The Banana Index: Interactive

In April, The Economist proposed a new metric for measuring the climate impact of food. The motivating factor was that while most plant-based foods are "better" for the environment that most meat-based ones, they also contain fewer calories and less protein, and therefore more of them are needed to make up a full meal or diet.

The Economist thus weighted carbon emissions by kilocalorie, gram of protein or gram of fat produced by each kind of food. They then expressed this relative environmental impact in units of bananas - how much CO2 is emitted per kcal compared to the same ratio for bananas.

Unsurprisingly, beef (and meat in general) produces a lot of CO2 no matter how you slice it. But are carbon emissions the only environmental impact worth considering? When I found the raw data, I discovered that several other impacts had been measured for the same foodstuffs, including land use, water use, and eutrophication (pollution from fertilizer run-off).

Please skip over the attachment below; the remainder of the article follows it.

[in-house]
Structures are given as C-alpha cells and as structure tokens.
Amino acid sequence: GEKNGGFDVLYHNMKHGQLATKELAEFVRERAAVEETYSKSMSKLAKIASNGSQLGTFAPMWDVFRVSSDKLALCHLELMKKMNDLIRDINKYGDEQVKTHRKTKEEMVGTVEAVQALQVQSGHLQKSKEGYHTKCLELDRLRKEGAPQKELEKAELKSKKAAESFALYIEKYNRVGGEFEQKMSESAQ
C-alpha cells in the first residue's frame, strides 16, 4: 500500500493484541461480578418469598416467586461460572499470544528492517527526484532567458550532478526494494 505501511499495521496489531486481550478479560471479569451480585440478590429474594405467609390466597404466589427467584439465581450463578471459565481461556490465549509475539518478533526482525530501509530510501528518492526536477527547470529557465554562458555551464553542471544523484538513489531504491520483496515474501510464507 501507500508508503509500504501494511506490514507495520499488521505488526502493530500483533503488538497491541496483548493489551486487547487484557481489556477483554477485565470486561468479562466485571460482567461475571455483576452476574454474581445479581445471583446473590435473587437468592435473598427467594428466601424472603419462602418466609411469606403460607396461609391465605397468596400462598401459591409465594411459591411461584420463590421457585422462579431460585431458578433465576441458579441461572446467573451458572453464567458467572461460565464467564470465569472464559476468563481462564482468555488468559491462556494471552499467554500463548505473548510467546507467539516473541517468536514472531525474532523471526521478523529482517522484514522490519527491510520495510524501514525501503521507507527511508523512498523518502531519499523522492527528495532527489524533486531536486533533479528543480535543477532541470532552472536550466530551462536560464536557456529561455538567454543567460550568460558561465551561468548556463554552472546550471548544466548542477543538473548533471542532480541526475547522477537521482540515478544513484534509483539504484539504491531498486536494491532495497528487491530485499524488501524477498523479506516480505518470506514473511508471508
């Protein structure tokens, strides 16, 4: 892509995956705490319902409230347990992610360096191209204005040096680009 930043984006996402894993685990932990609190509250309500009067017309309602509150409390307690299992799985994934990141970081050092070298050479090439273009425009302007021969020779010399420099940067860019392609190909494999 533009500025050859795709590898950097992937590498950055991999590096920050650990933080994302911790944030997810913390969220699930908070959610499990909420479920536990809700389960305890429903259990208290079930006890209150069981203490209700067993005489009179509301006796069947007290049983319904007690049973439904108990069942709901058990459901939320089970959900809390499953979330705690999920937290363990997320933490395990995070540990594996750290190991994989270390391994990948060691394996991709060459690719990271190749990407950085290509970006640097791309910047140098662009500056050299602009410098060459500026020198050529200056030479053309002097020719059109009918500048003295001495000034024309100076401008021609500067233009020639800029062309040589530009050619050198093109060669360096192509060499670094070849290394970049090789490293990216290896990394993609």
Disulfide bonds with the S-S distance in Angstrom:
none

My thanks for Agustín Formoso for his original riff and link to the raw data.

Carbon footprint per Kilocalories produced (per )

  • Meat
  • Veg
  • Dairy
  • Bread
  • Other

Some of these other impacts don't look as bad for burger-lovers. When looking at scarcity-weighted water use, for example, some types of plant-crops, as well as some kinds of nuts and mushrooms, seem to rank pretty poorly.

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